Youth hope in agriculture restored

Published on: 2015-08-25 // Tagged with: 2015, summit, youth

With the youth in Agriculture Summit now over, a lot remains to be seen if this summit made any impact on the youth who participated in it. Often times summits, workshops and conferences are viewed more like talk shops more than anything else. Not much change or action or change can be directly attributed to them. I am of the view that the Youth in Agriculture Summit which was organized by CCCARDESA showed early signs of being different, as the Executive Director of CCARDESA, Prof. Timothy Simalenga would say, it ended with a “BANG”.

I believe for the first time, this summit offered a platform for the youth to be actively involved in issues that affect them directly instead of being handed solutions that attempt to solve their problems without their input. I was privileged to have been a part of the team that attended the summit and I was overwhelmed by the passion, the focus and the drive that some youth have towards farming.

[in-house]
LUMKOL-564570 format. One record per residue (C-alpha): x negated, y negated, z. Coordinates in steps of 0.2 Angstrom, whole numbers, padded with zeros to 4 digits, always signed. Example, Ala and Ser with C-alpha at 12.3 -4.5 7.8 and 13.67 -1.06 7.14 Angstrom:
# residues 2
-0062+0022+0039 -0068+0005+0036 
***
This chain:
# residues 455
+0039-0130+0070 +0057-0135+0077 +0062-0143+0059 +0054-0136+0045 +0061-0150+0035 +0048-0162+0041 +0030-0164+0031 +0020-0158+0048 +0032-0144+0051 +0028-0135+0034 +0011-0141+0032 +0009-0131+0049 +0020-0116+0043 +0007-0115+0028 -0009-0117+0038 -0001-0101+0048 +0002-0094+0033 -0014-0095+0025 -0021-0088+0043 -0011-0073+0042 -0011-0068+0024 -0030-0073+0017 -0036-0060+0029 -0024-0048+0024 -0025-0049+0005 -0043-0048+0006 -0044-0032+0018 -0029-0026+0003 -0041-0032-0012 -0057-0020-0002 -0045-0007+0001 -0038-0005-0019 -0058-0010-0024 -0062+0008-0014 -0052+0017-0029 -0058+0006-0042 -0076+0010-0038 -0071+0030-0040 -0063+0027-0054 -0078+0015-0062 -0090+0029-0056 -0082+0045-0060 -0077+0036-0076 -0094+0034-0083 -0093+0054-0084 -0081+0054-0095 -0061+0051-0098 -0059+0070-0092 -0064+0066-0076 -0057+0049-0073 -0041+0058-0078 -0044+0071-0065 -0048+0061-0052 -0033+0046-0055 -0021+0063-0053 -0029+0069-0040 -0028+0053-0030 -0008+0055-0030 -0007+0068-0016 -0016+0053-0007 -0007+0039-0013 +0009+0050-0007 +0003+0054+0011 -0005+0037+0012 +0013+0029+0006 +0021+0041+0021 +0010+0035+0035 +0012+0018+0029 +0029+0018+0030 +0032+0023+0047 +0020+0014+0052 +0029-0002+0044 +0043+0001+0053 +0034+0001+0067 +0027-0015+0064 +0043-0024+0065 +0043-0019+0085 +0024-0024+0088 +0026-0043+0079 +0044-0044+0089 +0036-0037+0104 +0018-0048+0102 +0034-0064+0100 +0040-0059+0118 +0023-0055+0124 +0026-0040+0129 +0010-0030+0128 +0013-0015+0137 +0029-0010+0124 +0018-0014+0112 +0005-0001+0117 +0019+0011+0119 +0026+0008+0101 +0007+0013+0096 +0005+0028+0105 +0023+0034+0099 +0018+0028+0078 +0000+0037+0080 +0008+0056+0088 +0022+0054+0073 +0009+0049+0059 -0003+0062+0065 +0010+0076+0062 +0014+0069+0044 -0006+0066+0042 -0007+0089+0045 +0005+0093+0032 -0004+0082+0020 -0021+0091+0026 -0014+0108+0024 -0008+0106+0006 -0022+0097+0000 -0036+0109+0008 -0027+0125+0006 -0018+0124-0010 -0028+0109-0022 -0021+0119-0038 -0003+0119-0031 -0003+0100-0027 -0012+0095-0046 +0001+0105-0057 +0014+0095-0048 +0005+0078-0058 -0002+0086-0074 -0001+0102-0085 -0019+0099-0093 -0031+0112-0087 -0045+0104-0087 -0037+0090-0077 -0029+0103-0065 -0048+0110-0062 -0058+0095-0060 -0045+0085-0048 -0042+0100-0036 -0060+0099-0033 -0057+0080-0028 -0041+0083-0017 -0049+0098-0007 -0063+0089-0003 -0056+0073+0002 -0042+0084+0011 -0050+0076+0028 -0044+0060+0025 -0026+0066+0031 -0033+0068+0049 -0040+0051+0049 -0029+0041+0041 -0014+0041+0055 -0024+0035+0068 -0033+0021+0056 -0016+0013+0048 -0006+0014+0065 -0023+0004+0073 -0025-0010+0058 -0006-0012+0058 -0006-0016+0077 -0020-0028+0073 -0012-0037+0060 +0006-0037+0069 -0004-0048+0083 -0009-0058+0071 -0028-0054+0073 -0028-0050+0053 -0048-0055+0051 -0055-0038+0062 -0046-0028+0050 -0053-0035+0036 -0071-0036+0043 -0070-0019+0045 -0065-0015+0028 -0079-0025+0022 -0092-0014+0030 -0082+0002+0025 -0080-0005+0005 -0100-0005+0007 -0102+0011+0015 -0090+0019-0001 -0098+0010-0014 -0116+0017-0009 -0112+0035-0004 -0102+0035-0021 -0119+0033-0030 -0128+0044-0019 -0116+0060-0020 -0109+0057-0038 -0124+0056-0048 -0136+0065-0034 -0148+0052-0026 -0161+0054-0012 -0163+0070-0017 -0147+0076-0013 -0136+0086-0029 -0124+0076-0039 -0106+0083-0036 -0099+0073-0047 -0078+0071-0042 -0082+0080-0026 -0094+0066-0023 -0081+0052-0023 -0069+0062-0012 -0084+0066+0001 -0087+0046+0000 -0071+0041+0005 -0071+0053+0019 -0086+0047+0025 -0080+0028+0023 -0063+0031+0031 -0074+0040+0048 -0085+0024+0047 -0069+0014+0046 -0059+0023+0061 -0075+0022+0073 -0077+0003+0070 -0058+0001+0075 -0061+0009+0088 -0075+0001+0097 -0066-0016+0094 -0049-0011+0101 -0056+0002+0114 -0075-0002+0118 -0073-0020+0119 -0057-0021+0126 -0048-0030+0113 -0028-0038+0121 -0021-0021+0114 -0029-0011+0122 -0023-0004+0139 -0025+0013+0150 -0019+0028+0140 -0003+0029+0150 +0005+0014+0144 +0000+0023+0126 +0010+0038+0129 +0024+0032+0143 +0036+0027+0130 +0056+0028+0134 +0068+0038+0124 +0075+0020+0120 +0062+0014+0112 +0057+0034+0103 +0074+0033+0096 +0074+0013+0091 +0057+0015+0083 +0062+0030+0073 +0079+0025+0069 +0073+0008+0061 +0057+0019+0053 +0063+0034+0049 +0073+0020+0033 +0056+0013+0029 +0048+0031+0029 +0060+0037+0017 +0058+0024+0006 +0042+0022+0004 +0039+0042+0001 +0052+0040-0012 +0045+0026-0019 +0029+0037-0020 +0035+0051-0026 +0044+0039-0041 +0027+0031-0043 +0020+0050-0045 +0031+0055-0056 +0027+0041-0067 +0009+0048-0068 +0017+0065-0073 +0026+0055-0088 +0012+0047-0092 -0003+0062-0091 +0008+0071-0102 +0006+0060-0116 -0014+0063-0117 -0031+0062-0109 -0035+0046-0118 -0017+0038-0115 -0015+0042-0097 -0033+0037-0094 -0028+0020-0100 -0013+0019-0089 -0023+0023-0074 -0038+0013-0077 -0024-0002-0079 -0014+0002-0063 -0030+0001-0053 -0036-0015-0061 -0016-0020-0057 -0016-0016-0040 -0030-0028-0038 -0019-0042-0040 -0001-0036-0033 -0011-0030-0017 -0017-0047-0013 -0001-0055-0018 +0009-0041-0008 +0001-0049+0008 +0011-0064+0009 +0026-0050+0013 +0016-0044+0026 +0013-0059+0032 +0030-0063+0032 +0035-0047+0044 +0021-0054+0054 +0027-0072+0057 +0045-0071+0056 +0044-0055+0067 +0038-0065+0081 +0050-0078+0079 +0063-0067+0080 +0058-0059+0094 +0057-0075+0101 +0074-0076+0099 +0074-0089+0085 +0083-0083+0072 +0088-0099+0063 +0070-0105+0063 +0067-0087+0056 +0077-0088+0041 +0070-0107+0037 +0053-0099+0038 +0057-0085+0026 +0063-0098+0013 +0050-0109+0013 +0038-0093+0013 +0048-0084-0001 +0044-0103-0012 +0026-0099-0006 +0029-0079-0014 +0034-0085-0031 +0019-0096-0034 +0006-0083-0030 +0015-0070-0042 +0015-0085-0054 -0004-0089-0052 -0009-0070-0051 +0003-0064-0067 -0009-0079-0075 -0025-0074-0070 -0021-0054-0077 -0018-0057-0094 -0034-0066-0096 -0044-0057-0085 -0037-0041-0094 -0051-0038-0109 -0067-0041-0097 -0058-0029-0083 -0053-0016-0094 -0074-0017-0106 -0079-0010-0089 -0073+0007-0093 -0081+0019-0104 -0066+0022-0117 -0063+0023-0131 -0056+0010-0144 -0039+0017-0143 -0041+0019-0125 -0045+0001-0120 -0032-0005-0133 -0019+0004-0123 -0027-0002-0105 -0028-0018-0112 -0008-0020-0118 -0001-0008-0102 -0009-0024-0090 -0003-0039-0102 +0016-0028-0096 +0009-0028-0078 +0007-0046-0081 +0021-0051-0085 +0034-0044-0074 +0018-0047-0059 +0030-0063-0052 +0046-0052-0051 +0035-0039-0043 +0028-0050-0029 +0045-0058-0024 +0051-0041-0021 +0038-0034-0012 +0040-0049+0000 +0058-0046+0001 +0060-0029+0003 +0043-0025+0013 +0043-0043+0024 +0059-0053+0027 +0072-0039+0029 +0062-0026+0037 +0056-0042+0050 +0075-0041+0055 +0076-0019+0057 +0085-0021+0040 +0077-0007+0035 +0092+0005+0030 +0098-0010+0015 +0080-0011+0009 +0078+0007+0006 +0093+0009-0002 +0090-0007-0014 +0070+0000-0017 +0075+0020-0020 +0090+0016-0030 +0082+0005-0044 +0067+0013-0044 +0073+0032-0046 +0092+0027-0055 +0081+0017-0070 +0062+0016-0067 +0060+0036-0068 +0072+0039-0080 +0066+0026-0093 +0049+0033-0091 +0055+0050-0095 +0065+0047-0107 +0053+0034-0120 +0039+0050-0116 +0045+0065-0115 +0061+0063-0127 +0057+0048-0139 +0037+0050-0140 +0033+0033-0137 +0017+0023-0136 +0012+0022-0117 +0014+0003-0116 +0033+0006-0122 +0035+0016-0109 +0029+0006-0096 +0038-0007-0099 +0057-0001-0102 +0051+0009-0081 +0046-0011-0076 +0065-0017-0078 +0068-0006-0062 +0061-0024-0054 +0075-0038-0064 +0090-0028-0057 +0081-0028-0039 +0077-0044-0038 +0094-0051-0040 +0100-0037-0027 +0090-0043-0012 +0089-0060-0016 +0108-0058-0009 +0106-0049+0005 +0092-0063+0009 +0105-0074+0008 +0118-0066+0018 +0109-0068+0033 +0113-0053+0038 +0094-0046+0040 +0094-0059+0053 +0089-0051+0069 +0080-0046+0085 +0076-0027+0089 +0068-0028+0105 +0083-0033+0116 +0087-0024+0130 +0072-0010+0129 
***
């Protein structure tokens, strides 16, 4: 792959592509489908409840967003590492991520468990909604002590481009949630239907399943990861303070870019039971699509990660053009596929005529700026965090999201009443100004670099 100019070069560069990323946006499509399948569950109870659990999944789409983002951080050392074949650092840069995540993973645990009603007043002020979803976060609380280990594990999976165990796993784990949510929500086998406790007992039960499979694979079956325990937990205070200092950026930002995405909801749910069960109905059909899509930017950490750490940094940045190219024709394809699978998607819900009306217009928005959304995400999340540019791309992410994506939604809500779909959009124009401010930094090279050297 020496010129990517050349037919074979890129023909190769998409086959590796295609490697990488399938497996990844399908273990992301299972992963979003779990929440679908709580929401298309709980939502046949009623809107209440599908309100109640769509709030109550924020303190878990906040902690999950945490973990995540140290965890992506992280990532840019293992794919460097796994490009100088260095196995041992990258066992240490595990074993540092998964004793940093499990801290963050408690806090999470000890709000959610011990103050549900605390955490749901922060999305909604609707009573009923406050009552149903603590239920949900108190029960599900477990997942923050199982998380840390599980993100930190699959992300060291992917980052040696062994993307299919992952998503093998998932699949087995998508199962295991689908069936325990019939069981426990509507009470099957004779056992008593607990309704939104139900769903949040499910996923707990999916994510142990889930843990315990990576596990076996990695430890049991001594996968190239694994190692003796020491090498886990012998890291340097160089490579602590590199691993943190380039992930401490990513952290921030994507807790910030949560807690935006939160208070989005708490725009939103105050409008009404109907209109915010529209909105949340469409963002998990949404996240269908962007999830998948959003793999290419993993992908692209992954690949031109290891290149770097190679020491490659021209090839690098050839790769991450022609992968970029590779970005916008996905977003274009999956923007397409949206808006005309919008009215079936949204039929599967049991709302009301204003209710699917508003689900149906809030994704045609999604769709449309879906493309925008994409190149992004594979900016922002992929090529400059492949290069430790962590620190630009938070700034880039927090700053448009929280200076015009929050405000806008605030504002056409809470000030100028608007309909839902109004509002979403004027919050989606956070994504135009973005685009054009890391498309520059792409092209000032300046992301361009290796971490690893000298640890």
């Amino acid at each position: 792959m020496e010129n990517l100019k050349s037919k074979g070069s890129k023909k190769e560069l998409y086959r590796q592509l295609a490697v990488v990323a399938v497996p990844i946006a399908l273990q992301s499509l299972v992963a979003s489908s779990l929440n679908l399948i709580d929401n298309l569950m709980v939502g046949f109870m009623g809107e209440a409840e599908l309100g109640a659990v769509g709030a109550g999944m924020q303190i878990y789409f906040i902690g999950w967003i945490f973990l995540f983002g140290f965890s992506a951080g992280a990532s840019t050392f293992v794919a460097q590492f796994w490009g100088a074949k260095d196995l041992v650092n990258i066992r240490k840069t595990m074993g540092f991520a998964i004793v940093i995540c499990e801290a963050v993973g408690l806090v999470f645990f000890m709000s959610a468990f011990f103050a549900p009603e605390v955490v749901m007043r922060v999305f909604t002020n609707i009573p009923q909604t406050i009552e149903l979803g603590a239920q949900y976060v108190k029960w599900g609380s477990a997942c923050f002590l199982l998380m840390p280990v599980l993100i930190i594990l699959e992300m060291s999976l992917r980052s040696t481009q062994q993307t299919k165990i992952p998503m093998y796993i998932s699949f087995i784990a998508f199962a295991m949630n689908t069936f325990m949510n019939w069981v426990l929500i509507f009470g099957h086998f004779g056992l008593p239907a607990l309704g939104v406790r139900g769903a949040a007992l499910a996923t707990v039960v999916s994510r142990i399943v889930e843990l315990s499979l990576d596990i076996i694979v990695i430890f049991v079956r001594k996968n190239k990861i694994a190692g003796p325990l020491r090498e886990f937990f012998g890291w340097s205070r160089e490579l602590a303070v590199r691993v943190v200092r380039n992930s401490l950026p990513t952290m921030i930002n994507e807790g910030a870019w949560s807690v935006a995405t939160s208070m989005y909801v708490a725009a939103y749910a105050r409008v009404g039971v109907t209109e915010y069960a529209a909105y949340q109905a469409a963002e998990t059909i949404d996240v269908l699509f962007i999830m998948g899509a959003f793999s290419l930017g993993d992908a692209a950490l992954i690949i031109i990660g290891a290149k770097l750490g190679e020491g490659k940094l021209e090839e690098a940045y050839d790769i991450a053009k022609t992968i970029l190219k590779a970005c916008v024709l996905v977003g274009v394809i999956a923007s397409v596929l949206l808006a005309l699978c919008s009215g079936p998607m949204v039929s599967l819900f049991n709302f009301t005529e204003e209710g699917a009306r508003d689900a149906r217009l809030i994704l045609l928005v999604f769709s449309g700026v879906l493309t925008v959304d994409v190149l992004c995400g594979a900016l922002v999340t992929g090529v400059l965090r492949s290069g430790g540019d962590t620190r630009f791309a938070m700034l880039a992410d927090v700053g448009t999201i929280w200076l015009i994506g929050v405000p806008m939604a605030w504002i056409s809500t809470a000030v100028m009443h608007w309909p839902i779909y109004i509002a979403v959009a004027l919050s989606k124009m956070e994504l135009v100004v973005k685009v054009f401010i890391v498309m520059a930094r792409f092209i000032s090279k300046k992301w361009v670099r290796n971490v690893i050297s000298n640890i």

I met a 21 year old horticulture farmer based in Swaziland who was doing very well despite the challenges he faces; what was important was that he is willing to learn and meet challenges head on. One banana farmer from Zimbabwe brought the entire room to tears with his life story and his final decision to go into farming; needless to say he is a success.

What was very clear from the presentations made by the organizations such as FARA, CCARDESA, AGRA, and SADC was that “youth have a crucial role in Agriculture and ultimately in achieving regional food security”. What was also apparent was that the youth in all 15 SADC countries face similar challenges in their enterprises, such as shortage of farming land, financing and markets. Despite many challenges it was concluded that the time to act is NOW! With regard to access to financing, the Land Bank of South Africa and AGRA presented models of financing which have potential to ease the challenge of capital among the youth.

The summit also offered an opportunity for youth to network and link up with other youth from different countries and to promote cross border trade. Mr Gothatamang Tukisi is a case in point. He is a bee farmer from Botswana, who was approached by South African entrepreneurs who are willing to partner with him in marketing and distributing his bee wax cream in South African which offers a more wide market for his business.

In conclusion, the Summit restored my personal faith in Agriculture as a key to solving challenges of youth unemployment. If we could have more of such initiatives Africa could feed Africa.

Article by Lorato Bailang

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